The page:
On Sunday, Professor Mankiw wrote in the New York Times that the estate tax is inherently unfair. The 100th anniversary of the enactment of the estate tax passed last Thursday, so the piece was timely. Beyond that however, the piece holds little truth. Professor Mankiw writes the story of two families who create businesses and earn a lot of money – the Frugal family who save their money and the Profligate family who spend most of their money – and says it is unfair that after their demise the Frugal family has to pay some of it as an estate tax, but that the Profligate family does not.
Professor Mankiw seems to be advocating for a system under which taxes are paid by people who work for a living, but not by people who get rich owning businesses that their parents and grandparents created.
Professor Mankiw is not correct that the Frugal parents are being treated unfairly. The tax payments which Professor Mankiw is complaining about are not being paid by the business people who earned the money. The payments are made after they are dead. Their children are signing the estate tax returns (and checks) after their parents’ death. Let’s look at the situations of those children who are sitting in their lawyers’ offices a year or so after their parents die.
Imagine that in each family the older generation retires from their businesses having saved twenty million dollars:
- The Frugal family lives off of just investment income, and the older generation dies with twenty million dollars in the bank.
- The Profligate family spends all of their investment income, plus half of the principal, and the parents die with only ten million dollars in the bank.
For the next generation, that means:
- The children of the Profligate family can keep the entire ten million dollars, tax free. (There is no federal estate tax on estates of less than around 10.9 million dollars for a couple).
- The children of the Frugal family need to pay a tax of a little less than four million dollars – and they get to keep just over sixteen million dollars.
Either sixteen or twenty million dollars is a lot of money. Those children each inherit enough money so as to never have to work for a living, ever. Professor Mankiw believes that those children should never need to pay any tax on the money they receive.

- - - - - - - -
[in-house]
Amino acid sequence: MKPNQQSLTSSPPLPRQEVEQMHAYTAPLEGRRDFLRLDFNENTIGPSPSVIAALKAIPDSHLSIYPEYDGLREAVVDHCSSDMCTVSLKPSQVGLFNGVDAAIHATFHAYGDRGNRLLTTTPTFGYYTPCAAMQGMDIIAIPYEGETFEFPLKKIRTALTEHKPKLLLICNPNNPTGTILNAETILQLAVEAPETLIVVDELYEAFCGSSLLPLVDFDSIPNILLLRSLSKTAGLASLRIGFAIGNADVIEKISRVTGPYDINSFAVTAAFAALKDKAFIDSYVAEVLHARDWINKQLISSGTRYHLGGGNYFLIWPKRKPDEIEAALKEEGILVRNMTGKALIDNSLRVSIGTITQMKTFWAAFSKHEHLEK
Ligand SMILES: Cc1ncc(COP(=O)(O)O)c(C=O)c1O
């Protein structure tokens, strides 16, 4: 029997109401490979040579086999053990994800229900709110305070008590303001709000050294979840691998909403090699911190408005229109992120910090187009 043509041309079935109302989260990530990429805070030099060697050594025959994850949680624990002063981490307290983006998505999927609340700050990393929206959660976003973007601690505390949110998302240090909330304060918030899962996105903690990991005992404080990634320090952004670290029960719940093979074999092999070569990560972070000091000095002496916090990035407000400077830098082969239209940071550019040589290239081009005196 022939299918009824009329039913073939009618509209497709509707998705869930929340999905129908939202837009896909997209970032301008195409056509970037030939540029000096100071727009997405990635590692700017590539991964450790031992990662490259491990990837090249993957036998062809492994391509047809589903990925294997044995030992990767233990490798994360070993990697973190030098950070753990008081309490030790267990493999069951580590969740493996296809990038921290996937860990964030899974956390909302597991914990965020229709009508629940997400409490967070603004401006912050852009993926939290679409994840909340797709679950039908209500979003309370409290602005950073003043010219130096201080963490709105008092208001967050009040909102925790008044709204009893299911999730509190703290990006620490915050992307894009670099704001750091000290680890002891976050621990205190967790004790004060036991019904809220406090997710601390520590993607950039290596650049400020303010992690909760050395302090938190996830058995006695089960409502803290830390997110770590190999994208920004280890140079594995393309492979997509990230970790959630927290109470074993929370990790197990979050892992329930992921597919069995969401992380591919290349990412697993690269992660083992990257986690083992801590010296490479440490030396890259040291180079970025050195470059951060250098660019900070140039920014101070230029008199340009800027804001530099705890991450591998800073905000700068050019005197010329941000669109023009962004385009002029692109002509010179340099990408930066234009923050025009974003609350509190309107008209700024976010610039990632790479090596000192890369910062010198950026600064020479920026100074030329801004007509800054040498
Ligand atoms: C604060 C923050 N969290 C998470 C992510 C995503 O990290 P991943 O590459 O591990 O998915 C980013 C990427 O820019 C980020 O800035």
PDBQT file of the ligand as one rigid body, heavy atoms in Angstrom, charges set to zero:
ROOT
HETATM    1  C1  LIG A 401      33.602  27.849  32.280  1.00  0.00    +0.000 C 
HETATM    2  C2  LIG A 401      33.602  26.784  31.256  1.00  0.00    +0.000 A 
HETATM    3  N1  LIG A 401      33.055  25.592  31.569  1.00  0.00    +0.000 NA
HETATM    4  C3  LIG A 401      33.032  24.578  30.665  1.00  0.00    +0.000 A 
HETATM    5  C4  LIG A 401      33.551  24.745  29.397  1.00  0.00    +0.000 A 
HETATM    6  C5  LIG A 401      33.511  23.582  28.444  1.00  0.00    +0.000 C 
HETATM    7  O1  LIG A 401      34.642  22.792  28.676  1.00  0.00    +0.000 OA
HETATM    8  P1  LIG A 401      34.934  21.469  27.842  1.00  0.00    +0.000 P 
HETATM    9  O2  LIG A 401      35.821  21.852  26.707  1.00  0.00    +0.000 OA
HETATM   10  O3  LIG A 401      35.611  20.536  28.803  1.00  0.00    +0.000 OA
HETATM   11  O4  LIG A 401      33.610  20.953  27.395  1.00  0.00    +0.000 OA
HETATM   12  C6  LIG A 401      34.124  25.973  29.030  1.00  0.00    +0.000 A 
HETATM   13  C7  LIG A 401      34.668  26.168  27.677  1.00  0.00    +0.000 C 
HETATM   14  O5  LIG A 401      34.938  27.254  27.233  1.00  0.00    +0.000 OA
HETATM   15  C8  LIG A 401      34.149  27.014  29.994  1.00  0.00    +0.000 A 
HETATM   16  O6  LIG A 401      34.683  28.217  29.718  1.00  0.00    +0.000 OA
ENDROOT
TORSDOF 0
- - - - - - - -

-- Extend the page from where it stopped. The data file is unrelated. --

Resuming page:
Keep in mind: none of the children, from either family, did anything to “earn” their wealth. The principle of fairness would tell us that these next generations should pay a tax on their income (their inheritances) the same way our tax system mandates that people who actually worked to earn their money.
The point of our tax rate system is that the richer people should pay more taxes than the poorer people. If that was not the case, inequality would be growing even more than it actually is. There is no good reason why people who inherit money should be taxed at lower rates than people who earn their own money.
Professor Mankiw’s analysis is incorrect as it attributes the incidence of the tax to the dead people. Dead people do not sign checks.
The other argument made against the estate tax is that the deceased have already paid taxes on their money. That is also factually false for people who create business.
- The entrepreneur who dies owning his business never pays any income tax on the increase in the value of his business from zero when he starts to (in our example) twenty million dollars (because he never realizes the gain; the tax on the gain from owning a business or other investment which increases in value is paid only when it is sold).
- The next generation never pays taxes on that either, even if they do sell the business. They are taxed only the increase in value from the time their parents die until the time they sell the business; this is called “stepped up basis.” The rationale for that rule is that it is too much work for the heirs to figure out how much the increase in value before their parents died was, so it is made to be tax free.
Right now, eight of the twenty wealthiest people in America did absolutely nothing to earn their billions, other than being born as heirs to either Sam Walton (Walmart) or Forrest Mars (Mars Candy). There is no logical policy reason why these people (and their children, and grandchildren) should never be taxed.